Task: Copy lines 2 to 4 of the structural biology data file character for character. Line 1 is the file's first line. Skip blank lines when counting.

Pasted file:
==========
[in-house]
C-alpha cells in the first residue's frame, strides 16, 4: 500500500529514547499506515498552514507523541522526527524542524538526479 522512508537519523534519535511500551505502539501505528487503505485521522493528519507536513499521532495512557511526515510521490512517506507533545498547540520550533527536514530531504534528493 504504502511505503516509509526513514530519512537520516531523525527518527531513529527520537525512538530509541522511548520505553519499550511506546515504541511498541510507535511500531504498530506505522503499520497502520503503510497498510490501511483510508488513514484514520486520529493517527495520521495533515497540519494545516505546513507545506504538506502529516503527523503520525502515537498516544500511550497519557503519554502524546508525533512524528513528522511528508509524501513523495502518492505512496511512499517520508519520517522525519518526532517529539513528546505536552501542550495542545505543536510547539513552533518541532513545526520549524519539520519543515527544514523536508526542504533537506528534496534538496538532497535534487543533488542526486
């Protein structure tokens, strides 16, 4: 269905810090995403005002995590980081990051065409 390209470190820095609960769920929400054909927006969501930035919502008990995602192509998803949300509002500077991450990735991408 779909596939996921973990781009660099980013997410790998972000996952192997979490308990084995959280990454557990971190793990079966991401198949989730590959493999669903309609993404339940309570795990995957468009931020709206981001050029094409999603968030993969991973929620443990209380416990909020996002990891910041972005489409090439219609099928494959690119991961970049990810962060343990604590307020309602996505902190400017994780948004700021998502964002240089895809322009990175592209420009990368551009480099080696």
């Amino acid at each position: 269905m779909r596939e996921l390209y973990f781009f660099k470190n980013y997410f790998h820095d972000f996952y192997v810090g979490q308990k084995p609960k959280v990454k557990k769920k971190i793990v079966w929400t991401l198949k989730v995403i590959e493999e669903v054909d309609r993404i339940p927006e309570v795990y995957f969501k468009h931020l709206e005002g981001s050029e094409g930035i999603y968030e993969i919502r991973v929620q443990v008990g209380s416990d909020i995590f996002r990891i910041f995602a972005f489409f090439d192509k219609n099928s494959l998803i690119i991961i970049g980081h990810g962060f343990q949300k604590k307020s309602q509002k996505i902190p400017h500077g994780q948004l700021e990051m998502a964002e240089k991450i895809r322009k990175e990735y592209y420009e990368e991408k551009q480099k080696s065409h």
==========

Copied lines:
C-alpha cells in the first residue's frame, strides 16, 4: 500500500529514547499506515498552514507523541522526527524542524538526479 522512508537519523534519535511500551505502539501505528487503505485521522493528519507536513499521532495512557511526515510521490512517506507533545498547540520550533527536514530531504534528493 504504502511505503516509509526513514530519512537520516531523525527518527531513529527520537525512538530509541522511548520505553519499550511506546515504541511498541510507535511500531504498530506505522503499520497502520503503510497498510490501511483510508488513514484514520486520529493517527495520521495533515497540519494545516505546513507545506504538506502529516503527523503520525502515537498516544500511550497519557503519554502524546508525533512524528513528522511528508509524501513523495502518492505512496511512499517520508519520517522525519518526532517529539513528546505536552501542550495542545505543536510547539513552533518541532513545526520549524519539520519543515527544514523536508526542504533537506528534496534538496538532497535534487543533488542526486
């Protein structure tokens, strides 16, 4: 269905810090995403005002995590980081990051065409 390209470190820095609960769920929400054909927006969501930035919502008990995602192509998803949300509002500077991450990735991408 779909596939996921973990781009660099980013997410790998972000996952192997979490308990084995959280990454557990971190793990079966991401198949989730590959493999669903309609993404339940309570795990995957468009931020709206981001050029094409999603968030993969991973929620443990209380416990909020996002990891910041972005489409090439219609099928494959690119991961970049990810962060343990604590307020309602996505902190400017994780948004700021998502964002240089895809322009990175592209420009990368551009480099080696």
């Amino acid at each position: 269905m779909r596939e996921l390209y973990f781009f660099k470190n980013y997410f790998h820095d972000f996952y192997v810090g979490q308990k084995p609960k959280v990454k557990k769920k971190i793990v079966w929400t991401l198949k989730v995403i590959e493999e669903v054909d309609r993404i339940p927006e309570v795990y995957f969501k468009h931020l709206e005002g981001s050029e094409g930035i999603y968030e993969i919502r991973v929620q443990v008990g209380s416990d909020i995590f996002r990891i910041f995602a972005f489409f090439d192509k219609n099928s494959l998803i690119i991961i970049g980081h990810g962060f343990q949300k604590k307020s309602q509002k996505i902190p400017h500077g994780q948004l700021e990051m998502a964002e240089k991450i895809r322009k990175e990735y592209y420009e990368e991408k551009q480099k080696s065409h």